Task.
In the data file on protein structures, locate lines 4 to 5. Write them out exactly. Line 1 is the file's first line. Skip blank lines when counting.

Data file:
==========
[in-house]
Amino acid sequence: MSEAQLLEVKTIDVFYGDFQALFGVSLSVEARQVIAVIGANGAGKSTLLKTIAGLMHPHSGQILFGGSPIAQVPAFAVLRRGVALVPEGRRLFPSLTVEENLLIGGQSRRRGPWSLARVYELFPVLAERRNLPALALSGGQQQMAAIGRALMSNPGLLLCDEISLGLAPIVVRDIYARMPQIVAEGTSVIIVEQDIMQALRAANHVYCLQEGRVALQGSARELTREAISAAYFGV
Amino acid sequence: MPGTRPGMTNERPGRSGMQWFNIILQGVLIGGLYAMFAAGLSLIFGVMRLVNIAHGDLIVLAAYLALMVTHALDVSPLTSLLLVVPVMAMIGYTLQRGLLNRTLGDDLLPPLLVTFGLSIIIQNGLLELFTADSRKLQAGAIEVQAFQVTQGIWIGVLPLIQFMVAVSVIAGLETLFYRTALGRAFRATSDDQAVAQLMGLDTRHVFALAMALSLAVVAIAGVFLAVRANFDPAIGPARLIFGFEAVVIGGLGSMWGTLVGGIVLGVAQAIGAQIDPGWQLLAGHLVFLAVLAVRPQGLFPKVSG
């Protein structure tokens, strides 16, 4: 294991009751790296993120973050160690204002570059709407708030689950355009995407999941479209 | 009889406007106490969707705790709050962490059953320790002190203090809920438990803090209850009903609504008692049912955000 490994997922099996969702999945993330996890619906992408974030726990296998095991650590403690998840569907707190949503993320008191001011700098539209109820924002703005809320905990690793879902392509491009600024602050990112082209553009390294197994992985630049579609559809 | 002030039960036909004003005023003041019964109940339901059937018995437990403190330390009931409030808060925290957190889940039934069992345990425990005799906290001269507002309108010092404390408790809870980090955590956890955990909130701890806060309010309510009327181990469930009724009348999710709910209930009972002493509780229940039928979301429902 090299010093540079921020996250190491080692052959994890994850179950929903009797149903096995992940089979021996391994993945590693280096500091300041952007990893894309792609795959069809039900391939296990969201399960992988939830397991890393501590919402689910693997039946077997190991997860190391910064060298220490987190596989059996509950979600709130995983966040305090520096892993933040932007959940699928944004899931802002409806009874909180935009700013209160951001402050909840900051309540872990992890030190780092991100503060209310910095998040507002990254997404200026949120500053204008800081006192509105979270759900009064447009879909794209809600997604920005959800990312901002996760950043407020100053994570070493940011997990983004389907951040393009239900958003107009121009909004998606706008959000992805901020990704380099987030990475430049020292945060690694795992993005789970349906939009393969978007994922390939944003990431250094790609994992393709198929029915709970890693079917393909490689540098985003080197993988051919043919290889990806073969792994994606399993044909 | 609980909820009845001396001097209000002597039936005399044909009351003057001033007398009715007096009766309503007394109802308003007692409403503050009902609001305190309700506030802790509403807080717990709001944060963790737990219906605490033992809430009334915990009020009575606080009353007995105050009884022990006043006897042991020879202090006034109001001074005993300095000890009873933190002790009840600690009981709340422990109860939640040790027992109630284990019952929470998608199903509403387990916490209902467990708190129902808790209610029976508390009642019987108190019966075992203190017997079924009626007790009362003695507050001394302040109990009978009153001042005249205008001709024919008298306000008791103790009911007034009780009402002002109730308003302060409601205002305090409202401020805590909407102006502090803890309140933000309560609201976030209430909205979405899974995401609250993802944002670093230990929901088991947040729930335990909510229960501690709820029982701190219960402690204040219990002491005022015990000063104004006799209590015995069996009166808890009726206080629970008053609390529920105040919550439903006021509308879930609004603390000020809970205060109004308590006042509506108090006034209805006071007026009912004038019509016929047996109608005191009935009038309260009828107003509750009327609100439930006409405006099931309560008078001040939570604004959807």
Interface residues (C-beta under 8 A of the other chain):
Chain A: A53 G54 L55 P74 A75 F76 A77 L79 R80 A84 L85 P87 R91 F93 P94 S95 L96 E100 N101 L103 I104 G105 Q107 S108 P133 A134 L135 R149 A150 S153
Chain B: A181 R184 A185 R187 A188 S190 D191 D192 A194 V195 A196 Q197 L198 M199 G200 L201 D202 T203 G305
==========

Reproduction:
């Protein structure tokens, strides 16, 4: 294991009751790296993120973050160690204002570059709407708030689950355009995407999941479209 | 009889406007106490969707705790709050962490059953320790002190203090809920438990803090209850009903609504008692049912955000 490994997922099996969702999945993330996890619906992408974030726990296998095991650590403690998840569907707190949503993320008191001011700098539209109820924002703005809320905990690793879902392509491009600024602050990112082209553009390294197994992985630049579609559809 | 002030039960036909004003005023003041019964109940339901059937018995437990403190330390009931409030808060925290957190889940039934069992345990425990005799906290001269507002309108010092404390408790809870980090955590956890955990909130701890806060309010309510009327181990469930009724009348999710709910209930009972002493509780229940039928979301429902 090299010093540079921020996250190491080692052959994890994850179950929903009797149903096995992940089979021996391994993945590693280096500091300041952007990893894309792609795959069809039900391939296990969201399960992988939830397991890393501590919402689910693997039946077997190991997860190391910064060298220490987190596989059996509950979600709130995983966040305090520096892993933040932007959940699928944004899931802002409806009874909180935009700013209160951001402050909840900051309540872990992890030190780092991100503060209310910095998040507002990254997404200026949120500053204008800081006192509105979270759900009064447009879909794209809600997604920005959800990312901002996760950043407020100053994570070493940011997990983004389907951040393009239900958003107009121009909004998606706008959000992805901020990704380099987030990475430049020292945060690694795992993005789970349906939009393969978007994922390939944003990431250094790609994992393709198929029915709970890693079917393909490689540098985003080197993988051919043919290889990806073969792994994606399993044909 | 609980909820009845001396001097209000002597039936005399044909009351003057001033007398009715007096009766309503007394109802308003007692409403503050009902609001305190309700506030802790509403807080717990709001944060963790737990219906605490033992809430009334915990009020009575606080009353007995105050009884022990006043006897042991020879202090006034109001001074005993300095000890009873933190002790009840600690009981709340422990109860939640040790027992109630284990019952929470998608199903509403387990916490209902467990708190129902808790209610029976508390009642019987108190019966075992203190017997079924009626007790009362003695507050001394302040109990009978009153001042005249205008001709024919008298306000008791103790009911007034009780009402002002109730308003302060409601205002305090409202401020805590909407102006502090803890309140933000309560609201976030209430909205979405899974995401609250993802944002670093230990929901088991947040729930335990909510229960501690709820029982701190219960402690204040219990002491005022015990000063104004006799209590015995069996009166808890009726206080629970008053609390529920105040919550439903006021509308879930609004603390000020809970205060109004308590006042509506108090006034209805006071007026009912004038019509016929047996109608005191009935009038309260009828107003509750009327609100439930006409405006099931309560008078001040939570604004959807």
Interface residues (C-beta under 8 A of the other chain):